Protesters March to Free Orca Lolita from Miami Seaquarium

Protesters marched Saturday to demand the release of Miami Seaquarium's orca, Lolita.

Hundreds showed up for the march at Virginia Key Beach Park Saturday morning. Activists said their march was much more than a protest. They called it an anti-captivity movement.

Jared Goodman, Director of Animal Law with People for the Ethical Treatment of Animals, or PETA, said a decision due later this month by the National Oceanic and Atmospheric Administration (NOAA) could determine if Lolita is part of an endangered group of whales.

"We are hoping to finally have that decision that includes Lolita in the listing," Goodman said, "which means that she'll finally be protected from harm and harassment just like her wild family."

But Miami Seaquarium curator Robert Rose says even if she is listed as endangered, that does not necessarily mean she will be released.

"The National Marine Fisheries Service, which is responsible for the rule-making, has come out ans supported our position," Rose said. "[They] said she is a non-releasable animal."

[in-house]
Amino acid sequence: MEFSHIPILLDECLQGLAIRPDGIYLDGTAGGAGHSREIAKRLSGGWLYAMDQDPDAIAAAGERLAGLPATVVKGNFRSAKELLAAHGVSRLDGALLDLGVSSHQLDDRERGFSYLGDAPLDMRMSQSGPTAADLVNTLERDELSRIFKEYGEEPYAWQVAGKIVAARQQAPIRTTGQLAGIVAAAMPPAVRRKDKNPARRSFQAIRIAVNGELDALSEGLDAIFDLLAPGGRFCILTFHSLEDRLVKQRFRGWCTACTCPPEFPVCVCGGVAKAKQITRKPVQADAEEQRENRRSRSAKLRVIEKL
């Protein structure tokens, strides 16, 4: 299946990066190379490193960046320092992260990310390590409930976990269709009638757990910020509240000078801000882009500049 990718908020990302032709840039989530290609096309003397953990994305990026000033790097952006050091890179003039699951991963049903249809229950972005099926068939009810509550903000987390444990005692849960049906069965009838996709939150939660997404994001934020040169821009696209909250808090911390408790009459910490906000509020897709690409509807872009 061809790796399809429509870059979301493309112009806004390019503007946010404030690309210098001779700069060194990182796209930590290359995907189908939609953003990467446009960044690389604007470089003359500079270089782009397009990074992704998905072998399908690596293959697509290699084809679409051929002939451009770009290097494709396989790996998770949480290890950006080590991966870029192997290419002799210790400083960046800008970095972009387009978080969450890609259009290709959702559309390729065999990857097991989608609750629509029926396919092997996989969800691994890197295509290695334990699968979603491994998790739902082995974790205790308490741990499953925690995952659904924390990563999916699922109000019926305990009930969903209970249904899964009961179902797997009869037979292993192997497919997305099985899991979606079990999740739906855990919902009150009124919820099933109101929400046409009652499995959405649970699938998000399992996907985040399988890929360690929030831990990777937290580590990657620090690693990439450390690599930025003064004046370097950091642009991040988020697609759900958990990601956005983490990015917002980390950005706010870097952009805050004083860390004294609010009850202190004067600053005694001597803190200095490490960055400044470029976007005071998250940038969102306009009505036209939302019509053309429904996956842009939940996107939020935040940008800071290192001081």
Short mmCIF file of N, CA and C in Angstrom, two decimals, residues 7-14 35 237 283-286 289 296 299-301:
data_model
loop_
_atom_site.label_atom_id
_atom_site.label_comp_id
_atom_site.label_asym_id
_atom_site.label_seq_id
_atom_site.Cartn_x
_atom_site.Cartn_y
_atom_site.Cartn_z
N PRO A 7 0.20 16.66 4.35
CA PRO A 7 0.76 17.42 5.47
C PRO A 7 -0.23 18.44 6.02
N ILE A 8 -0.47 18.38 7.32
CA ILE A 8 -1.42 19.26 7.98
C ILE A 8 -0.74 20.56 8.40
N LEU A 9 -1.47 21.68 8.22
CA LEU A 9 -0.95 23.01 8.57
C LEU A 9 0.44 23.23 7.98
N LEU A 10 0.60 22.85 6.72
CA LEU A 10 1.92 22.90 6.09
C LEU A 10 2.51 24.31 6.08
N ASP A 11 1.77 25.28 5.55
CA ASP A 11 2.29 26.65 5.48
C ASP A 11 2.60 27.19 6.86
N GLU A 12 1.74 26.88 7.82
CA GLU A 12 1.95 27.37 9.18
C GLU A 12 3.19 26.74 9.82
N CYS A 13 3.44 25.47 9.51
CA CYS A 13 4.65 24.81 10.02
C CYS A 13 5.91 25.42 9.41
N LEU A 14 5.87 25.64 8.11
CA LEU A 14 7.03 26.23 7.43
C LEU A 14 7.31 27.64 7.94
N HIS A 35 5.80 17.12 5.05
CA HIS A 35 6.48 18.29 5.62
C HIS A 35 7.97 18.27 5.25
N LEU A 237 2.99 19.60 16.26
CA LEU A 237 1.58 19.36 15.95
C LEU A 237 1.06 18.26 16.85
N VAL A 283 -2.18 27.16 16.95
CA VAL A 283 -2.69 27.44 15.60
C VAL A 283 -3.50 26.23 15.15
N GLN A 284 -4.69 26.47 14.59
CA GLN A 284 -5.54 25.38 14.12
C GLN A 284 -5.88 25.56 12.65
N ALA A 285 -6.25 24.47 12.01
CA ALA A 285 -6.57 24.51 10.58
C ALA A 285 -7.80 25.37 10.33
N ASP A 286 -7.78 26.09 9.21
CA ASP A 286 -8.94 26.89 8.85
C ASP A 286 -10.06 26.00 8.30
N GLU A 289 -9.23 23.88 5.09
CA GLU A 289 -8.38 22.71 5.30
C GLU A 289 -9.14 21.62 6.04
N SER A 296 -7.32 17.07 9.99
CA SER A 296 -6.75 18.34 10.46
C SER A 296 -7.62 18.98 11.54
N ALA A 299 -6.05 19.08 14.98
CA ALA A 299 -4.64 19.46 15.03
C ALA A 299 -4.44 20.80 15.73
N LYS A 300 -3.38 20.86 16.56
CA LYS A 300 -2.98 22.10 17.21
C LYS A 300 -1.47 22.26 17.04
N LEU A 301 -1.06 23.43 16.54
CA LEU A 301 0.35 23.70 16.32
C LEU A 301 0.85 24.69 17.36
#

Lolita has been in captivity for more than forty years. She was originally captured off the coast of Washington state in 1970. Activiests have protested outside the Miami Seaquarium for decades, calling Lolita "the world's loneliest orca." They also claim the whale's tank is too small.

"She's stranded, she's stuck in there," said Howard Garrett with the Orca Network. "She needs to go home."

March organizer Robin Jewel Roberts said the amount of people who showed up for the march show how important they feel it is for Lolita to be freed.

"She's been a slave for 44 years, but today our numbers spoke for themselves," Roberts said.

Protest organizers touted a plan for Lolita's release, which called for buying the orca and moving her back to Washington state, near the San Juan islands. There, she would be placed in a sea pen where she could be near other orcas.

The Seaquarium, however, says the real problem is what is happening in the Pacific Northwest, where animal rights organizations want to send the killer whale should she be released.

"We've got a group of kiler whales up there that are endangered," Rose said. "Ten years ago, they were over 100. Thday they're in the 70s. That's 20 percent of those animals that have died in the last ten years."

Activists said they have no reason to doubt Lolita would survive under their plan. They vow to keep fighting until she is released.

Contact Us